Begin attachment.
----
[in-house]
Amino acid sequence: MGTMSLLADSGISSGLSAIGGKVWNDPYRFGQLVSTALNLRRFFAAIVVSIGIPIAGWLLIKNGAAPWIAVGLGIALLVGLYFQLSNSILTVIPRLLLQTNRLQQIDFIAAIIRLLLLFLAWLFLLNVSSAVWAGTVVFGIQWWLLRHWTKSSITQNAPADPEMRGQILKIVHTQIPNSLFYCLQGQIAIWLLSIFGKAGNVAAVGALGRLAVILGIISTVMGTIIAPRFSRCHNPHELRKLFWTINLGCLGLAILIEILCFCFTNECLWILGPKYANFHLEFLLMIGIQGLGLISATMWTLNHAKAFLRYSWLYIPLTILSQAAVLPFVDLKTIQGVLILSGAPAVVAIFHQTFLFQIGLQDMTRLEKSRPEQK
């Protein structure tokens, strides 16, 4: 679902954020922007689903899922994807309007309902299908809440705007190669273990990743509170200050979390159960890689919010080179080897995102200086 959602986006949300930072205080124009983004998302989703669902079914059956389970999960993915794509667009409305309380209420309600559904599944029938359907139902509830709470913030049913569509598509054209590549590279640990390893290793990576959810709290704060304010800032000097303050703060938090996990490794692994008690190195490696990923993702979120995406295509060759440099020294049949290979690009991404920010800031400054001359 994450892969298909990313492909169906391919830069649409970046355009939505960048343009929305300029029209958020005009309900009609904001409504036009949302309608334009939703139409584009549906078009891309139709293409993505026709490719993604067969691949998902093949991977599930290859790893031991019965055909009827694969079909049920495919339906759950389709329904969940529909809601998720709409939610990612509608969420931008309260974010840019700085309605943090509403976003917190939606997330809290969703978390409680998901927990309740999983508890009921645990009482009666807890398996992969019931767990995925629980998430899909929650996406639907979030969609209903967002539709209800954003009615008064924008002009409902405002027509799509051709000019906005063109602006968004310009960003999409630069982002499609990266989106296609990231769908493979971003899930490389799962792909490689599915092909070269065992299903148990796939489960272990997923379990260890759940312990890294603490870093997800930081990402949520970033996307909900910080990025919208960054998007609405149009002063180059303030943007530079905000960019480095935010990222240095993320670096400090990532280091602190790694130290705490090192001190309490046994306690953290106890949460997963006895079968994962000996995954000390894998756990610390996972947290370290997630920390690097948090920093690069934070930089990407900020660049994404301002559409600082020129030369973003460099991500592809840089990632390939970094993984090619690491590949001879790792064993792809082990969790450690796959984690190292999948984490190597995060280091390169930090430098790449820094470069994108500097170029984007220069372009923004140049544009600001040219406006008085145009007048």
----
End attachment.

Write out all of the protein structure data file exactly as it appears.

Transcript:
[in-house]
Amino acid sequence: MGTMSLLADSGISSGLSAIGGKVWNDPYRFGQLVSTALNLRRFFAAIVVSIGIPIAGWLLIKNGAAPWIAVGLGIALLVGLYFQLSNSILTVIPRLLLQTNRLQQIDFIAAIIRLLLLFLAWLFLLNVSSAVWAGTVVFGIQWWLLRHWTKSSITQNAPADPEMRGQILKIVHTQIPNSLFYCLQGQIAIWLLSIFGKAGNVAAVGALGRLAVILGIISTVMGTIIAPRFSRCHNPHELRKLFWTINLGCLGLAILIEILCFCFTNECLWILGPKYANFHLEFLLMIGIQGLGLISATMWTLNHAKAFLRYSWLYIPLTILSQAAVLPFVDLKTIQGVLILSGAPAVVAIFHQTFLFQIGLQDMTRLEKSRPEQK
């Protein structure tokens, strides 16, 4: 679902954020922007689903899922994807309007309902299908809440705007190669273990990743509170200050979390159960890689919010080179080897995102200086 959602986006949300930072205080124009983004998302989703669902079914059956389970999960993915794509667009409305309380209420309600559904599944029938359907139902509830709470913030049913569509598509054209590549590279640990390893290793990576959810709290704060304010800032000097303050703060938090996990490794692994008690190195490696990923993702979120995406295509060759440099020294049949290979690009991404920010800031400054001359 994450892969298909990313492909169906391919830069649409970046355009939505960048343009929305300029029209958020005009309900009609904001409504036009949302309608334009939703139409584009549906078009891309139709293409993505026709490719993604067969691949998902093949991977599930290859790893031991019965055909009827694969079909049920495919339906759950389709329904969940529909809601998720709409939610990612509608969420931008309260974010840019700085309605943090509403976003917190939606997330809290969703978390409680998901927990309740999983508890009921645990009482009666807890398996992969019931767990995925629980998430899909929650996406639907979030969609209903967002539709209800954003009615008064924008002009409902405002027509799509051709000019906005063109602006968004310009960003999409630069982002499609990266989106296609990231769908493979971003899930490389799962792909490689599915092909070269065992299903148990796939489960272990997923379990260890759940312990890294603490870093997800930081990402949520970033996307909900910080990025919208960054998007609405149009002063180059303030943007530079905000960019480095935010990222240095993320670096400090990532280091602190790694130290705490090192001190309490046994306690953290106890949460997963006895079968994962000996995954000390894998756990610390996972947290370290997630920390690097948090920093690069934070930089990407900020660049994404301002559409600082020129030369973003460099991500592809840089990632390939970094993984090619690491590949001879790792064993792809082990969790450690796959984690190292999948984490190597995060280091390169930090430098790449820094470069994108500097170029984007220069372009923004140049544009600001040219406006008085145009007048």